Does the idea of ice giants stem from glaciers? They are described as both evil and good and I thought that goes back to how glaciers can grow bigger and take your land, but also can become smaller and offer you land, because not only they give new space but the melted water also makes it so plants and so on can grow, like Ymir and his blood, kinda. But I'm not sure if that is a plausible theory, especially since I'm not familiar with the time frames of glacial periods. For this to work, I guess, the earliest Indogermanics would have had a lot of contacts with glaciers.
The last Ice age glaciers were gone at least by 5000 BCE. This is about 500 years before Proto-Indo-European is usually dated, which is about as far we can trace any shred of mythological knowledge, but which AFAIK does not include any Frost giants. Thus, no connection there.
Next step is the speakers of Proto-German. They are thought to have lived in southern Scandinavia and northern Germany, from about 500 BCE. They could most likely have come into contact with glaciers; there are today several in Norway, even in the southern part of the country. Proto-Germanic had a word for glacier, so they must have known of them.
But did these speakers of Proto-German have any concept of Frost Giants? That, we can not know. The first reliable knowledge of Norse mythology comes from Tacitus Germania, which mentions a few gods identifiable with deities in the Norse pantheon. Archeological finds with images that can be clearly identified with them are younger. However, this does not really tell us anything about giants: they could be older or younger than the Aesir and Vanir.
We can reconstruct several Proto-Germanic words for "giant", such as for jotun, which comes from "eater". The word for "Frost Giant" was "hrimþurs", where "hrim" meant "frost", and "þurs" is a word of more obscure origin but which means giant or monster. Again, there is no reason to connect it to glaciers.
The first sure mention of these Frost giants I've found is in Snorri's Edda from the 11th century CE. There, they are not in any way connected to glaciers. They are, however, mentioned to be evil. In general, though, most of the Norse stories we have show how giants and gods fight with each other, not with humans (at least not until Ragnarök).
To summarise: there is no direct reason, based on the myths or etymology, to suppose any connection between frost giants and glaciers. Glaciers, in general, does not reveal especially fertile lands - it is still far too cold next to them for the Norse to have had any use of the land for anything except maybe grazing. They also retreat rather slowly. However, there was (and still is) an ongoing process by which new, fertile land was revealed: the Plost-glacial rebound. This is especially noticeable in the areas around Stockholm and Uppsala in Sweden. However, I know of no myth that accounts for it.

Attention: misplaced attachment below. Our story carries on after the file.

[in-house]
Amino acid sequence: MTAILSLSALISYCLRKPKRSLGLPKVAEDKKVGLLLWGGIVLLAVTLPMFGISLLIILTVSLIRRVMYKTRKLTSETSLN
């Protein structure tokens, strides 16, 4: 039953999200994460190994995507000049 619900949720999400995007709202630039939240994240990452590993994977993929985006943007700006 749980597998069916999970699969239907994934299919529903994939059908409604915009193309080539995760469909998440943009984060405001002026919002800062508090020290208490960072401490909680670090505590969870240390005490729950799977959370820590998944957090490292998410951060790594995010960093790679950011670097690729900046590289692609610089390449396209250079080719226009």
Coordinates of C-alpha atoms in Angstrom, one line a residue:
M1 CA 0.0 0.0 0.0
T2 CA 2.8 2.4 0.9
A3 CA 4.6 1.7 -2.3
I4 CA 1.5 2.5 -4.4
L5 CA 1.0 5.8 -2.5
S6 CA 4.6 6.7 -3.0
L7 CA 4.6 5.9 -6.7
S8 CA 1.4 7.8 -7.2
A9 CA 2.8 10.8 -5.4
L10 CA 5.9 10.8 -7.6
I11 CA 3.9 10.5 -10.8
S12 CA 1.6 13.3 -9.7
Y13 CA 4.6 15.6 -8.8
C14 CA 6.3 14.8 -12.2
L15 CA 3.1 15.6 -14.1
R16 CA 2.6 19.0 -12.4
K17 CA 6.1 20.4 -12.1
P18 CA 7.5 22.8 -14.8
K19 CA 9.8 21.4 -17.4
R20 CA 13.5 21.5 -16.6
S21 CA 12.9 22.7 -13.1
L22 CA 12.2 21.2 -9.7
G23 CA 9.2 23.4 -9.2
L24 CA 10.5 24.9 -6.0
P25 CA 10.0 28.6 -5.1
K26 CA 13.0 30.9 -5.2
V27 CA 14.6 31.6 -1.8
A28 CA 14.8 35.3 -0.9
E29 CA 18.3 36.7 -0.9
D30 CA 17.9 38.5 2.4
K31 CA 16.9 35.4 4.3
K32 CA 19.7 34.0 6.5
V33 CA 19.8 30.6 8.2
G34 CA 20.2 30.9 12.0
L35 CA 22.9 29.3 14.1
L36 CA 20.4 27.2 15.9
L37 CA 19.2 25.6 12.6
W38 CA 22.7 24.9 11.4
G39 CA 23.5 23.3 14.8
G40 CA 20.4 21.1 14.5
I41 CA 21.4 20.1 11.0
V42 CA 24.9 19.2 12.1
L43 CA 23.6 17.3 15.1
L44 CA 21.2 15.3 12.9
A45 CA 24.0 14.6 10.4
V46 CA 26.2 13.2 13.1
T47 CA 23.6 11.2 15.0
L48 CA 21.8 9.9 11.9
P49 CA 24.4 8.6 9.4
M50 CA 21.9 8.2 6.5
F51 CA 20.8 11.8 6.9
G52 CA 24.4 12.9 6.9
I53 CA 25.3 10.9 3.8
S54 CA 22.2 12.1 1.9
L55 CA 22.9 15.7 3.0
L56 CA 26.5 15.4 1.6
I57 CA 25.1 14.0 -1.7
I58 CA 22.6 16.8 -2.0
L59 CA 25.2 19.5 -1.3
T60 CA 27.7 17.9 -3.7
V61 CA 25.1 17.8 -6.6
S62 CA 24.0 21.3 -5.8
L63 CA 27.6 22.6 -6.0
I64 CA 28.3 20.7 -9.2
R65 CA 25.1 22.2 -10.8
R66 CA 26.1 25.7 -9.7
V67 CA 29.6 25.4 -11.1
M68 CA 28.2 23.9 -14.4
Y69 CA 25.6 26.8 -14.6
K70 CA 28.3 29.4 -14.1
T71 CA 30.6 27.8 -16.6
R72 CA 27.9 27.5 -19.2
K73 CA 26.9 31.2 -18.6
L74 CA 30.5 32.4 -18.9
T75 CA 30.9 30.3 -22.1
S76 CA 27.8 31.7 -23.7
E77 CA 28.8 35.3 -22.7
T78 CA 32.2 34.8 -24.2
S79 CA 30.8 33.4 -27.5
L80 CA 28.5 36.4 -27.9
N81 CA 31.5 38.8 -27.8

The date of the Ice age, as well as the archeological finds of pcitures of Norse gods, I found in Sveriges Historia, 13000 f Kr -600 e Kr. The dating of PIE in Ola Wikander, Ett träd med vida grenar. The etymologies as per links in the text, as well as Svenska Akademiens Ordbok.
I found a good answer in Brazilian Wikipedia and it matches with other sources, here is a piece:
"The first living being that was formed in the primeval chaos, called Ginungagap, was a giant of monumental size, called Ymir. When she fell asleep for the first time, a daughter and a giant son grew from their armpits, while their two feet copulated, being born of them a monster with six heads. Supposedly, these three beings gave rise to the race of the hrímþursar (giants of the rhymes or icy giants), that populated Niflheim, the world of the mist, the cold and the ice."
Some information about Loess; relevant to glaciers and fertility:
Loess is a clastic, predominantly silt-sized sediment that is formed by the accumulation of wind-blown dust. Ten percent of the Earth's land area is covered by loess or similar deposits.
Loess tends to develop into very rich soils. Under appropriate climatic conditions, it is some of the most agriculturally productive terrain in the world.
Periglacial (glacial) loess is derived from the floodplains of glacial braided rivers that carried large volumes of glacial meltwater and sediments from the annual melting of continental icesheets and mountain icecaps during the spring and summer. During the autumn and winter, when melting of the icesheets and icecaps ceased, the flow of meltwater down these rivers either ceased or was greatly reduced. As a consequence, large parts of the formerly submerged and unvegetated floodplains of these braided rivers dried out and were exposed to the wind. Because these floodplains consist of sediment containing a high content of glacially ground flour-like silt and clay, they were highly susceptible to winnowing of their silts and clays by the wind. Once entrained by the wind, particles were then deposited downwind. The loess deposits found along both sides of the Mississippi River Alluvial Valley are a classic example of periglacial loess.
During the Quaternary, loess and loess-like sediments were formed in periglacial environments on mid-continental shield areas in Europe and Siberia, on the margins of high mountain ranges like in Tajikistan and on semi-arid margins of some lowland deserts like in China.
Non-glacial loess can originate from deserts, dune fields, playa lakes, and volcanic ash.